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Our favorite stories about public lands and opportunities for you to get involved in protecting your outdoor experiences.


Administration Releases Draft Plans for Reduced Bears Ears, Grand Staircase-Escalante National Monuments

Tania Lown-Hecht

Grand Staircase-Escalante

Grand Staircase-Escalante

As you probably know, early in the year, the administration announced significant reductions to protected lands in Bears Ears National Monument and Grand Staircase-Escalante National Monuments. Interior recently released draft plans for the area within Grand Staircase-Escalante National Monument (now called Grand Staircase, Kaiparowits, and Escalante Canyons Units).

There are a few issues with these plans. First, the administration’s reductions in protected land are illegal, and are still being litigated. It’s premature to release land plans when the reduced boundaries are being actively litigated. Second, Interior is pushing monument management plans far faster than is typical, opening up land for inappropriate development and shortchanging the public process. Third, the proclamation required the BLM to create an advisory committee that would help inform the management planning process, but they have not done so.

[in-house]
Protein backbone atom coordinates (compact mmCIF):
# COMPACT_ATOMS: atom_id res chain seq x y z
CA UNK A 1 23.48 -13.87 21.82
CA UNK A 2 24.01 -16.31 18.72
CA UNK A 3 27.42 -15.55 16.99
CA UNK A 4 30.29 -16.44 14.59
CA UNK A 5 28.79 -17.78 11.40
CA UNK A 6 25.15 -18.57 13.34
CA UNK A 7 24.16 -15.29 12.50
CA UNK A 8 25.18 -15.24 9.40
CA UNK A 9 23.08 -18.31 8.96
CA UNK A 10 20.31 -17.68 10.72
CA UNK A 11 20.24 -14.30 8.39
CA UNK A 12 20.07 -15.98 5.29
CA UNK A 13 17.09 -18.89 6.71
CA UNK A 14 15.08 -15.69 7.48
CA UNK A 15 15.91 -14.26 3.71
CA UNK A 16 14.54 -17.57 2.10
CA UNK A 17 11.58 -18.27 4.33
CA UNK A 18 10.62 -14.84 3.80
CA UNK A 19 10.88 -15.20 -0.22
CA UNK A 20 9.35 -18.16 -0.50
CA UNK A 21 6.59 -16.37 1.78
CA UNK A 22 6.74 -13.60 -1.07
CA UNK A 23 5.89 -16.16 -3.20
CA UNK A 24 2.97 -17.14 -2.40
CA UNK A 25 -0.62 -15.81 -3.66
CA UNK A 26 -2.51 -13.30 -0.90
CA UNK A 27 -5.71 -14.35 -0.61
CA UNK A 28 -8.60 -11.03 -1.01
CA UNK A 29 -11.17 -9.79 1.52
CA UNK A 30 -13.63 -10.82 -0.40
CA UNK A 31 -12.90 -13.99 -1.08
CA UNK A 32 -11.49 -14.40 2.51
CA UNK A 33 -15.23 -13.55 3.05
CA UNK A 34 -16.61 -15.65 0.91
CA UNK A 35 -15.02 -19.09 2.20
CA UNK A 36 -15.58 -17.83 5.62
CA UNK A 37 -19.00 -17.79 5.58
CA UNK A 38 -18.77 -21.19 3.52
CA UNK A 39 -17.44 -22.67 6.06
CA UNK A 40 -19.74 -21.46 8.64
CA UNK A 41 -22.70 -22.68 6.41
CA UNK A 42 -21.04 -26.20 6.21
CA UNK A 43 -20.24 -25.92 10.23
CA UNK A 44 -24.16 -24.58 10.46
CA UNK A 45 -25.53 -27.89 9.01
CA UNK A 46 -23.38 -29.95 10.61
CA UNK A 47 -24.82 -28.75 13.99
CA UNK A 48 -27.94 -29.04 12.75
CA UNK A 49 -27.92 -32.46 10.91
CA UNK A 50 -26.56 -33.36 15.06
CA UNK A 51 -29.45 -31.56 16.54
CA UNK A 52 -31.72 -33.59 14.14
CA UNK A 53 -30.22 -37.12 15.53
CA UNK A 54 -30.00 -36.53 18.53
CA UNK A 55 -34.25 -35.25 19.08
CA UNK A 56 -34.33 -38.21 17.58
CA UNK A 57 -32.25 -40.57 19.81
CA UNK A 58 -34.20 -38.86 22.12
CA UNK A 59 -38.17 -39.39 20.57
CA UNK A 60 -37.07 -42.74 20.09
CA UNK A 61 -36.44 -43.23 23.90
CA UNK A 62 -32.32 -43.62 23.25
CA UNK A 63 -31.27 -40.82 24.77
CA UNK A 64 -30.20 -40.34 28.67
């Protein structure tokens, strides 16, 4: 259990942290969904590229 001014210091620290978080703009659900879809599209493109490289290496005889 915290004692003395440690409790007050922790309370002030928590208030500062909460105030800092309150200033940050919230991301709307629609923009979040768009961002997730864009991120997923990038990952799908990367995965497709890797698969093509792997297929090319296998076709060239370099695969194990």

Via Outdoor Alliance GIS Lab, click to enlarge

Interior has also been misleading about the reason for the monument reductions. Though officials claimed that the monument reductions had nothing to do with energy development, they have moved hastily to open up new development opportunities. Outdoor Alliance’s GIS Lab maps plainly show the overlap between the reduced monument boundaries and exploitable energy resources such as oil, gas, and uranium (click on the image at right to view it full size).

And though Secretary Zinke vowed never to sell an inch of public lands, these plans originally propose selling off 1600 acres within the former boundaries of Grand Staircase-Escalante, including a parcel suspiciously located adjacent to land owned by Utah Representative, Mike Noel, a leading public land sell-off advocate. In the days since those plans were released, Interior walked back the plan to sell off these acres.

We are still at work analyzing the draft plans and the maps, but the plans are open to public comment, and we’ll help share some guidance and opportunities to engage as we learn more.